NXRB

My Winnipeg (2007) Guy Maddin (dir).

In Uncategorized on July 5, 2013 at 8:45 pm

Review by Mark Rainey

You can’t escape Winnipeg. That’s the opening gambit of this film. And the film begins with director Guy Maddin, played by Darcy Fehr, on a train heading out of town. Yet, the train can’t resist the pull of the city and instead endlessly circulates Winnipeg, with the sleepy passengers on board viewing unfolding scenes of civic history, urban myth and Maddin’s own childhood memories from the train windows.

The obscure 1967 track by the Swinging Strings, ‘Wonderful Winnipeg’, plays during the film. It includes the lines, ‘Hail my town, hail my home, the world keeps moving round and round’. I don’t know how many times the song appears, it may be only once, but just like the lyrics suggest, the song circulates the film and is ineluctably engrained on the brain of the viewer. Just like Winnipeg is imprinted on the brain of Guy Maddin, then.

My uncle, a one-time Winnipeg resident, once told me that ‘You can leave Winnipeg, but Winnipeg never leaves you’. It may sound cliché, as this could be said of any city, but it does hold truth. Winnipeg (or whatever city) never leaves you, just as you can leave your family, but your childhood never leaves you. They’re both inescapable – and Guy Maddin weaves these two together throughout the film. As Maddin says, he is trying to film his way out of the ‘heinous power of family and city’.

If there’s a theme I’d like to highlight here it is the theme of the ‘double’. It permeates the whole film. From the outset, there is continual reference to the ‘forks beneath the forks’. The ‘forks’ are the confluence of the mighty Assiniboine and Red Rivers which meet in the centre of the city. Maddin suggests that Aboriginal legend speaks of a ‘forks beneath the forks’ a supposed subterranean confluence beneath the rivers which hold a sort of magical, magnetic power. The confluence is then crudely and repetitively superimposed on the nude lap of his mother – reinforcing the power of city and family. Other ‘doubles’ include the back alleys used to illicitly navigate the city, the night-time sleep-walking rituals that supplement daytime life, the slightly macabre return of Manitoba’s legendary ice-hockey heroes who skate the Winnipeg Arena one last time before its demolition and the ‘doubling’ of Maddin’s own family, as actors are hired to reconstruct mundane scenes from his life. Ann Savage, the ‘Perfect Vixen’ or 1940s film noir, takes on the role of his ever-watchful and domineering mother.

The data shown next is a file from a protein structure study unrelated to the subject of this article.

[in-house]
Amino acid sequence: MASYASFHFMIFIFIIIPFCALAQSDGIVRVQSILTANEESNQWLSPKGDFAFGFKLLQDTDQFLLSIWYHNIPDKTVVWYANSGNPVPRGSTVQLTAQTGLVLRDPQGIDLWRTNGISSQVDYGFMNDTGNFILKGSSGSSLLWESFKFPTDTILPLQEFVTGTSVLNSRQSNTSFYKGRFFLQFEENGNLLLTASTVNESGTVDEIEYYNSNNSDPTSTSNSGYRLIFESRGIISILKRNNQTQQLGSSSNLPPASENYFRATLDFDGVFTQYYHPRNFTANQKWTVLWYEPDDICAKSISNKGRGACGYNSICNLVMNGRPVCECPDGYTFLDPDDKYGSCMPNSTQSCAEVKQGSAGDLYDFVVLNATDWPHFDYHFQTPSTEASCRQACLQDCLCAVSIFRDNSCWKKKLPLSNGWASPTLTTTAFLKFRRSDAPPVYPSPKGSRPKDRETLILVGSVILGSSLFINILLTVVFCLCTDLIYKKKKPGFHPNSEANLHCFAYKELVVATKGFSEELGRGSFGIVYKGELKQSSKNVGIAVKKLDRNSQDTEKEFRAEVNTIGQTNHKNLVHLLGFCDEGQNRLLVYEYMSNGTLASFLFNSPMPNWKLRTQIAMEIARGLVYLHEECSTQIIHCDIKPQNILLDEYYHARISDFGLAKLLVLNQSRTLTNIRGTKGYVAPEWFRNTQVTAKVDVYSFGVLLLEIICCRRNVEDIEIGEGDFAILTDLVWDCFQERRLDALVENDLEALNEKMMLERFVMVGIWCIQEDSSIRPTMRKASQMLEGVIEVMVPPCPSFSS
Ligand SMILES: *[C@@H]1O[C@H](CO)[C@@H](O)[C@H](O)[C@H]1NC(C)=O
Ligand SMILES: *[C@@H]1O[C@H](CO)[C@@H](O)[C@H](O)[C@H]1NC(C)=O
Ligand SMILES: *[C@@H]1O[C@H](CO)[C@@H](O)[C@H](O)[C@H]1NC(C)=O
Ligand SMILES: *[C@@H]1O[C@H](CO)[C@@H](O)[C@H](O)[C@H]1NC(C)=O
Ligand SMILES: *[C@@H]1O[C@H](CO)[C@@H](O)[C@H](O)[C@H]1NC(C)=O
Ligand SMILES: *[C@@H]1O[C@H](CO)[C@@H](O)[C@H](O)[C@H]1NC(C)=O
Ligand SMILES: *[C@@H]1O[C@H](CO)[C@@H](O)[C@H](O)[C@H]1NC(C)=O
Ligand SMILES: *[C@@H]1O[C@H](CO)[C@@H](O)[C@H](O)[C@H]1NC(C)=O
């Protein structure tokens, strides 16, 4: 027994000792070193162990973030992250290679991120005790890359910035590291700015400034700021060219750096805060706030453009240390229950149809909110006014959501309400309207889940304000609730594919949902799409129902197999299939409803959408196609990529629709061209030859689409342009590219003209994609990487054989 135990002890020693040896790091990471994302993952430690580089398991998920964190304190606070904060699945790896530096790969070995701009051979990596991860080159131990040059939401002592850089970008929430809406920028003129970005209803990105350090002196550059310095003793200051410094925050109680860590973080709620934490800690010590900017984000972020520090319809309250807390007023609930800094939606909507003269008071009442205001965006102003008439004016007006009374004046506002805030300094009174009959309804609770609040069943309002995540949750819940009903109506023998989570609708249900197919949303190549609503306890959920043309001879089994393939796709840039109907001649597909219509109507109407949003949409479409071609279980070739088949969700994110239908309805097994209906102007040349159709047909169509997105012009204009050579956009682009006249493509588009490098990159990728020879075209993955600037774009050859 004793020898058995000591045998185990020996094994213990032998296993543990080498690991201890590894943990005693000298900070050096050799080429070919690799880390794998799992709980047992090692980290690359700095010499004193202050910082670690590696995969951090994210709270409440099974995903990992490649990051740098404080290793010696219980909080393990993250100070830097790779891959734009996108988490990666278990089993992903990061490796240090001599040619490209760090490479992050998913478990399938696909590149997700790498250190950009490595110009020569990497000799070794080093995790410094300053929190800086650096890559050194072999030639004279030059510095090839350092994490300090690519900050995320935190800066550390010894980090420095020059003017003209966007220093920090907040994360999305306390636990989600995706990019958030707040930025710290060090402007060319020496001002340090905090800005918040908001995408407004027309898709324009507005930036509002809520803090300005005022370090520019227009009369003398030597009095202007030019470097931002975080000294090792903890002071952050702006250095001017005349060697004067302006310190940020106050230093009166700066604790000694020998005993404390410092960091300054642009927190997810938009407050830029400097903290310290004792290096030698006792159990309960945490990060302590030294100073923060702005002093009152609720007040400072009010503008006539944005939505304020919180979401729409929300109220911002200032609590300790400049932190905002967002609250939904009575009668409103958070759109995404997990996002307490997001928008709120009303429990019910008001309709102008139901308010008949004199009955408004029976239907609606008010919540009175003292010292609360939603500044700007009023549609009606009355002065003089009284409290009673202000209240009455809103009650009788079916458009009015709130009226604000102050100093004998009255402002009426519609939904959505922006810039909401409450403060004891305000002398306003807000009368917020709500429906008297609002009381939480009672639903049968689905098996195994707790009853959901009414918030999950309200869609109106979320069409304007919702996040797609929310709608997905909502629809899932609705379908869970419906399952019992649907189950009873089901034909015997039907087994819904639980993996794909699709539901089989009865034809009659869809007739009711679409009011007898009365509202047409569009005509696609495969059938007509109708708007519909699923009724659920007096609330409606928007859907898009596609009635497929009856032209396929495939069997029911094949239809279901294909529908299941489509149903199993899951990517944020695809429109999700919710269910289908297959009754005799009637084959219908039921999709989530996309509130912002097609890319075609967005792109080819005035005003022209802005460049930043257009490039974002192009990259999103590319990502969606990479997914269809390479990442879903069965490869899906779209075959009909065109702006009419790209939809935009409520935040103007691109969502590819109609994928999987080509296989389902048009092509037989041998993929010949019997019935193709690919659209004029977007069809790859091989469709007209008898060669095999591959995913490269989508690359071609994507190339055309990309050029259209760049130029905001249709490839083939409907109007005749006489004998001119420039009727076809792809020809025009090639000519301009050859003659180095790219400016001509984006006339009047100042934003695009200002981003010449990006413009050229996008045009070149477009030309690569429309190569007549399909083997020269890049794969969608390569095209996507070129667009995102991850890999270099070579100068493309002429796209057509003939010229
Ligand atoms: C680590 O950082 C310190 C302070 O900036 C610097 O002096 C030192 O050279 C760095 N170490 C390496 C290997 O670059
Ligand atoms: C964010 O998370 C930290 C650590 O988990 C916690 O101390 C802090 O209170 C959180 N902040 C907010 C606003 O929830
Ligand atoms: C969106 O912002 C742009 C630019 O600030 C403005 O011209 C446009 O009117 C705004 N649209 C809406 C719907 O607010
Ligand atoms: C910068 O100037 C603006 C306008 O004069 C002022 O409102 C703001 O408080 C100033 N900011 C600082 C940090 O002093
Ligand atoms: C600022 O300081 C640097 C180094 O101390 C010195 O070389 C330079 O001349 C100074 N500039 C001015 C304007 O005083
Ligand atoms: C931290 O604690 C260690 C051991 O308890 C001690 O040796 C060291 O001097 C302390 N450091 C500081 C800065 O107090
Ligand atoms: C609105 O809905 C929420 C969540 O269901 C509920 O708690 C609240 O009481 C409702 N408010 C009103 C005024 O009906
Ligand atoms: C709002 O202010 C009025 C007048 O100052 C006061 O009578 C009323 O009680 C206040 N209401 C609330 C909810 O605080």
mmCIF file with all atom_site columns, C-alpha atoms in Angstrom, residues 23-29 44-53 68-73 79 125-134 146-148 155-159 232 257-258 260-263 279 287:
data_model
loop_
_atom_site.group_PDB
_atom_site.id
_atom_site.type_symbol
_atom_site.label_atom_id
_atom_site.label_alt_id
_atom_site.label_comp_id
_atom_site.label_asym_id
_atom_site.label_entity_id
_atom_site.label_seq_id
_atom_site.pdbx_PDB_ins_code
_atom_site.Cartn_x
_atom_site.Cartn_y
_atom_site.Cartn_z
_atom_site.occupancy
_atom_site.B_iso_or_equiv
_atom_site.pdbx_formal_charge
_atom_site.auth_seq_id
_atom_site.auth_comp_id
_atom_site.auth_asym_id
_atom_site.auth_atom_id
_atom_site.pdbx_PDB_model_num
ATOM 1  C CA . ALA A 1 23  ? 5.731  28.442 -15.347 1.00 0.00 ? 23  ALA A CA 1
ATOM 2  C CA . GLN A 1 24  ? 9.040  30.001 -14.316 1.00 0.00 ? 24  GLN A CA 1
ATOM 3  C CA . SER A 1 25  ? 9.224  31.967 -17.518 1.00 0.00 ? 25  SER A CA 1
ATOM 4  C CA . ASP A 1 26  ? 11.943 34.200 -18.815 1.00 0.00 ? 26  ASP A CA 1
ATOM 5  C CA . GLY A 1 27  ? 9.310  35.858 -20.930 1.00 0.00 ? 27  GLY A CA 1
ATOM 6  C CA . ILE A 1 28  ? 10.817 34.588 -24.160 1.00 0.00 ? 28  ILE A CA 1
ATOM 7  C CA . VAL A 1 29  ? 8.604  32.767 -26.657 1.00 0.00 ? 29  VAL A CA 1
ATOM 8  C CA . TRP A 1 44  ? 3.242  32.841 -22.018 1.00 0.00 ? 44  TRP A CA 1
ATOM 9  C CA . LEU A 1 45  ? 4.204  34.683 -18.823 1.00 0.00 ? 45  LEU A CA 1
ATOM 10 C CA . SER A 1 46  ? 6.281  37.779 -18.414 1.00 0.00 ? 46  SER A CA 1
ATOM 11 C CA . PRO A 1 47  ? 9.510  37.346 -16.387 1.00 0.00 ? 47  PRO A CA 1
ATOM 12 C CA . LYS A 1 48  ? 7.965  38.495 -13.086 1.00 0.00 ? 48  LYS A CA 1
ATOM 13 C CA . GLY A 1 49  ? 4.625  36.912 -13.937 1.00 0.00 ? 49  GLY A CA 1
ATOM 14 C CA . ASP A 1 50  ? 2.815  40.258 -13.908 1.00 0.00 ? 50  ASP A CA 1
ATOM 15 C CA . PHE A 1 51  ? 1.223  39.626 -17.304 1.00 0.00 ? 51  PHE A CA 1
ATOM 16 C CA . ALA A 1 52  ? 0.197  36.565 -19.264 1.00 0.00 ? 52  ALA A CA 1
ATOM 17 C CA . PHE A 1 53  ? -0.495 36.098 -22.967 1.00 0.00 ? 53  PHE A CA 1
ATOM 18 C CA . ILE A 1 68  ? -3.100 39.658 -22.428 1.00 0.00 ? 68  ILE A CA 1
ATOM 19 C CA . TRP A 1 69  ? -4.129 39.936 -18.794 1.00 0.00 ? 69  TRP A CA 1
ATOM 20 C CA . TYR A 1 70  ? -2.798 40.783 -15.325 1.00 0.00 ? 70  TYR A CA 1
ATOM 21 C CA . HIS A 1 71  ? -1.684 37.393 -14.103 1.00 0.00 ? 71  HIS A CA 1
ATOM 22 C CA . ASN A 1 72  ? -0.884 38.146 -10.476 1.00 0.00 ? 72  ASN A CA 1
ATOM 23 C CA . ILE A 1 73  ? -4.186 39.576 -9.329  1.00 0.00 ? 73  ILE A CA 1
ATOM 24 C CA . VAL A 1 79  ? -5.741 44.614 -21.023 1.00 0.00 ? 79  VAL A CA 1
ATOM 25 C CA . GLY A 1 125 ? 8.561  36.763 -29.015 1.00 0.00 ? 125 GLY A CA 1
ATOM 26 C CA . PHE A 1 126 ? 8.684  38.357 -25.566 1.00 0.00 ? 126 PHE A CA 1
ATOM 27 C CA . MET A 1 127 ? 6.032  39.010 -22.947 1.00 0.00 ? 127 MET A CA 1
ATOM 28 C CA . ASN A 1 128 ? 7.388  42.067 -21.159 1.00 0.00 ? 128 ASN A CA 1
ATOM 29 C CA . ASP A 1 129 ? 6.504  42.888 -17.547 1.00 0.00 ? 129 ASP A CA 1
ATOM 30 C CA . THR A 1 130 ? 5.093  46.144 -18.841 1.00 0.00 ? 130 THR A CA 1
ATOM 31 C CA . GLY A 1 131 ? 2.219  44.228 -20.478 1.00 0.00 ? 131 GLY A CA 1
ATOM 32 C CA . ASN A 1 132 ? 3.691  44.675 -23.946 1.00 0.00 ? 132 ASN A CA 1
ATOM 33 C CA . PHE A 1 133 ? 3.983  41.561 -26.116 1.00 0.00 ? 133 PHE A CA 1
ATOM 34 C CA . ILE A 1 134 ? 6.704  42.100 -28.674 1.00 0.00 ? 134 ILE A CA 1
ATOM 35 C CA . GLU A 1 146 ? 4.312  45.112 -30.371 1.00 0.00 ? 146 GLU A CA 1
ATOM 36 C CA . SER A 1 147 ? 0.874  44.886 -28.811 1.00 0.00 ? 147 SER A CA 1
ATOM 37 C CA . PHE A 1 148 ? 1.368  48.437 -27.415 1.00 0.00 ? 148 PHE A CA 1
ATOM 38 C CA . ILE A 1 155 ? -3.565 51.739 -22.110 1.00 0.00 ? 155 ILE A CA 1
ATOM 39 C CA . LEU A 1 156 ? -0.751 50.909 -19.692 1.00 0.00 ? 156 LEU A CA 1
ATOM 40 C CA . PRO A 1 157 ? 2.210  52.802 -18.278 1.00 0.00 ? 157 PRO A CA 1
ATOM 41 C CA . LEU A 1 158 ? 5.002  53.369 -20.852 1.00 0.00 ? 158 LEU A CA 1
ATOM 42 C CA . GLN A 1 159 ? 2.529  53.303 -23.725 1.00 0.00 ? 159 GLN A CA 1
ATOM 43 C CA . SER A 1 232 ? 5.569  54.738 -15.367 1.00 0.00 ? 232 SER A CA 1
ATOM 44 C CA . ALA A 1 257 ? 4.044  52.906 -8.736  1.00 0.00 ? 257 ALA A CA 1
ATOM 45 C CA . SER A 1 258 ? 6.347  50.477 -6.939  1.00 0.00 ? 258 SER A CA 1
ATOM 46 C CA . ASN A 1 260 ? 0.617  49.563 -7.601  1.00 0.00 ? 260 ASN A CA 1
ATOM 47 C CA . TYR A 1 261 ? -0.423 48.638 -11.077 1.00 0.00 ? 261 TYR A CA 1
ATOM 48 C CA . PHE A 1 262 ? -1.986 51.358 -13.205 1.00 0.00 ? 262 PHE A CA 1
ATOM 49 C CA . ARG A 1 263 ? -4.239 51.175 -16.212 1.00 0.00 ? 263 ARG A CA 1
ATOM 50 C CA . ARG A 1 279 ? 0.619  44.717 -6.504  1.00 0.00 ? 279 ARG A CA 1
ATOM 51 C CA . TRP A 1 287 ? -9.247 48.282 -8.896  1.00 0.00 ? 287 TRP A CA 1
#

It could be said that My Winnipeg is a psychogeographic film. ‘Psychogeography’ was a concept introduced by the Situationist International in the early 1950s and in his 1955 tract ‘Introduction to a Critique of Urban Geography’ Guy Debord defines it as the ‘study of the precise laws and specific effects of the geographic environment, consciously organized or not, on the emotions and behaviours of individuals’. My Winnipeg is psychogeographic in precisely this sense and Guy Maddin deploys myth, legend, memory, politics and civic and personal history (everything in his toolbox) to reconfigure his emotional take on the city. Debord continues by writing, ‘We need to work toward flooding the market – even if for the moment merely the intellectual market – with a mass of desires whose realization is not beyond the capacity of man’s present means of action on the material world, but only beyond the capacity of old social organization’. In a sense, My Winnipeg is this ‘mass of desires’, with Maddin projecting various means of accounting for and even repairing his Winnipeg. Despite the weird, multiple trajectories that psychogeography has taken on, especially in the UK, the Situationists were essentially Marxists and there is a hint of this in the film, in nostalgia form, with reference to the 1919 Winnipeg General Strike. It all concludes with reference to The Winnipeg Citizen, the newspaper of striking workers, through which Maddin imagines a reconstituted ‘double’ Winnipeg that repairs the mistakes of its past. But it is idealised. And just as Guy Debord wrote that the word ‘psychogeography’ was introduced by an illiterate member, thereby undermining the whole idea at its very inception, there’s a sense that My Winnipeg can’t resolve anything. Covering over the mistakes of the past, with the same from that past, just brings more of the same. Perhaps this is the point of the film, ultimately. We’re still on that circular train ride.

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